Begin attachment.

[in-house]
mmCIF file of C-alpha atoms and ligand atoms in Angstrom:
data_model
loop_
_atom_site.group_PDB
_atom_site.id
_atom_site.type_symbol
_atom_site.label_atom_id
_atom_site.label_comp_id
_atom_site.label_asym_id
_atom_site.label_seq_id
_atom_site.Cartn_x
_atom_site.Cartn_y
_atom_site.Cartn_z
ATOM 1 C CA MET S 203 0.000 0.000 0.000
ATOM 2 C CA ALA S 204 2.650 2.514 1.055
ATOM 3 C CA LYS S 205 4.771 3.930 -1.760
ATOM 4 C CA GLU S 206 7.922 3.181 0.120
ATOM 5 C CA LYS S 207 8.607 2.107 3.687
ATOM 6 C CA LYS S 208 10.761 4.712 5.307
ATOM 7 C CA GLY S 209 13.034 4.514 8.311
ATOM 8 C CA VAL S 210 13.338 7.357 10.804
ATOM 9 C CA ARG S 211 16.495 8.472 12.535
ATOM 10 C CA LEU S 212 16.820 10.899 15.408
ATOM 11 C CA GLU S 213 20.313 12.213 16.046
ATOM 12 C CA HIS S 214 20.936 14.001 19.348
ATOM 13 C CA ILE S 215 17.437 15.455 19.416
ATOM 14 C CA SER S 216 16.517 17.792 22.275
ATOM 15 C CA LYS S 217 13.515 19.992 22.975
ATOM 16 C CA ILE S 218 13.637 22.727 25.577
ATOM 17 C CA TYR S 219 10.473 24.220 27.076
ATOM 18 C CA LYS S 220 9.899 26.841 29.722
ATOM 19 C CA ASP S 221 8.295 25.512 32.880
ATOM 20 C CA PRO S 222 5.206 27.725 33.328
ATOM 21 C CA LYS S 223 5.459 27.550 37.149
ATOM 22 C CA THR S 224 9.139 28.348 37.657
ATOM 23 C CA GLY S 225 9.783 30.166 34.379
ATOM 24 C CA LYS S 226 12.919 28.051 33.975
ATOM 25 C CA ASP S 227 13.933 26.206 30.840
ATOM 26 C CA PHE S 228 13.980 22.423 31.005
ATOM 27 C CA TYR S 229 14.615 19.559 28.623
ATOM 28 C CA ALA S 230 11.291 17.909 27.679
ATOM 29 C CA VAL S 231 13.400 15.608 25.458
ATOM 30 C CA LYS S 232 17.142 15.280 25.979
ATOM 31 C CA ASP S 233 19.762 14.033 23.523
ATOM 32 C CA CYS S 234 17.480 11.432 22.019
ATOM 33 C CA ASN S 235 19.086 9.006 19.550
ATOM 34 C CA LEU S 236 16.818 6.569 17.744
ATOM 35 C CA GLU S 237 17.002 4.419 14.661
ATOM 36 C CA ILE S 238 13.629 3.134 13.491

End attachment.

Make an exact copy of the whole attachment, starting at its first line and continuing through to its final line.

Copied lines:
[in-house]
mmCIF file of C-alpha atoms and ligand atoms in Angstrom:
data_model
loop_
_atom_site.group_PDB
_atom_site.id
_atom_site.type_symbol
_atom_site.label_atom_id
_atom_site.label_comp_id
_atom_site.label_asym_id
_atom_site.label_seq_id
_atom_site.Cartn_x
_atom_site.Cartn_y
_atom_site.Cartn_z
ATOM 1 C CA MET S 203 0.000 0.000 0.000
ATOM 2 C CA ALA S 204 2.650 2.514 1.055
ATOM 3 C CA LYS S 205 4.771 3.930 -1.760
ATOM 4 C CA GLU S 206 7.922 3.181 0.120
ATOM 5 C CA LYS S 207 8.607 2.107 3.687
ATOM 6 C CA LYS S 208 10.761 4.712 5.307
ATOM 7 C CA GLY S 209 13.034 4.514 8.311
ATOM 8 C CA VAL S 210 13.338 7.357 10.804
ATOM 9 C CA ARG S 211 16.495 8.472 12.535
ATOM 10 C CA LEU S 212 16.820 10.899 15.408
ATOM 11 C CA GLU S 213 20.313 12.213 16.046
ATOM 12 C CA HIS S 214 20.936 14.001 19.348
ATOM 13 C CA ILE S 215 17.437 15.455 19.416
ATOM 14 C CA SER S 216 16.517 17.792 22.275
ATOM 15 C CA LYS S 217 13.515 19.992 22.975
ATOM 16 C CA ILE S 218 13.637 22.727 25.577
ATOM 17 C CA TYR S 219 10.473 24.220 27.076
ATOM 18 C CA LYS S 220 9.899 26.841 29.722
ATOM 19 C CA ASP S 221 8.295 25.512 32.880
ATOM 20 C CA PRO S 222 5.206 27.725 33.328
ATOM 21 C CA LYS S 223 5.459 27.550 37.149
ATOM 22 C CA THR S 224 9.139 28.348 37.657
ATOM 23 C CA GLY S 225 9.783 30.166 34.379
ATOM 24 C CA LYS S 226 12.919 28.051 33.975
ATOM 25 C CA ASP S 227 13.933 26.206 30.840
ATOM 26 C CA PHE S 228 13.980 22.423 31.005
ATOM 27 C CA TYR S 229 14.615 19.559 28.623
ATOM 28 C CA ALA S 230 11.291 17.909 27.679
ATOM 29 C CA VAL S 231 13.400 15.608 25.458
ATOM 30 C CA LYS S 232 17.142 15.280 25.979
ATOM 31 C CA ASP S 233 19.762 14.033 23.523
ATOM 32 C CA CYS S 234 17.480 11.432 22.019
ATOM 33 C CA ASN S 235 19.086 9.006 19.550
ATOM 34 C CA LEU S 236 16.818 6.569 17.744
ATOM 35 C CA GLU S 237 17.002 4.419 14.661
ATOM 36 C CA ILE S 238 13.629 3.134 13.491